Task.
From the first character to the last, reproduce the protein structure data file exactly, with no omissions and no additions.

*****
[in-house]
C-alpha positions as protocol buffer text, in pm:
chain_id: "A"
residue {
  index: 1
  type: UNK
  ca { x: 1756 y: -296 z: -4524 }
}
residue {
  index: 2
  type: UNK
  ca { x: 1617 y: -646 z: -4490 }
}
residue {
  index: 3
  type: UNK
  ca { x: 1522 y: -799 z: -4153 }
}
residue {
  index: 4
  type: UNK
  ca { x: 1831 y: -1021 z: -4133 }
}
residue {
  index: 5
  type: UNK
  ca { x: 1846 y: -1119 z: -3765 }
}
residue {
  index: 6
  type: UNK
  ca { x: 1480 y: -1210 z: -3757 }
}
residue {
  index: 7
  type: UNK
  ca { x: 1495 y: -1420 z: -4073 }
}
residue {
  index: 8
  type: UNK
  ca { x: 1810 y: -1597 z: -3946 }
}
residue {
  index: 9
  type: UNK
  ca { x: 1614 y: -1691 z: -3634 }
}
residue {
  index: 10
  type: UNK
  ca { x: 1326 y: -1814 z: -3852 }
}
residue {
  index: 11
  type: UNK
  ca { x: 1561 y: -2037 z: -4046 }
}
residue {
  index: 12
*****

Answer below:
[in-house]
C-alpha positions as protocol buffer text, in pm:
chain_id: "A"
residue {
  index: 1
  type: UNK
  ca { x: 1756 y: -296 z: -4524 }
}
residue {
  index: 2
  type: UNK
  ca { x: 1617 y: -646 z: -4490 }
}
residue {
  index: 3
  type: UNK
  ca { x: 1522 y: -799 z: -4153 }
}
residue {
  index: 4
  type: UNK
  ca { x: 1831 y: -1021 z: -4133 }
}
residue {
  index: 5
  type: UNK
  ca { x: 1846 y: -1119 z: -3765 }
}
residue {
  index: 6
  type: UNK
  ca { x: 1480 y: -1210 z: -3757 }
}
residue {
  index: 7
  type: UNK
  ca { x: 1495 y: -1420 z: -4073 }
}
residue {
  index: 8
  type: UNK
  ca { x: 1810 y: -1597 z: -3946 }
}
residue {
  index: 9
  type: UNK
  ca { x: 1614 y: -1691 z: -3634 }
}
residue {
  index: 10
  type: UNK
  ca { x: 1326 y: -1814 z: -3852 }
}
residue {
  index: 11
  type: UNK
  ca { x: 1561 y: -2037 z: -4046 }
}
residue {
  index: 12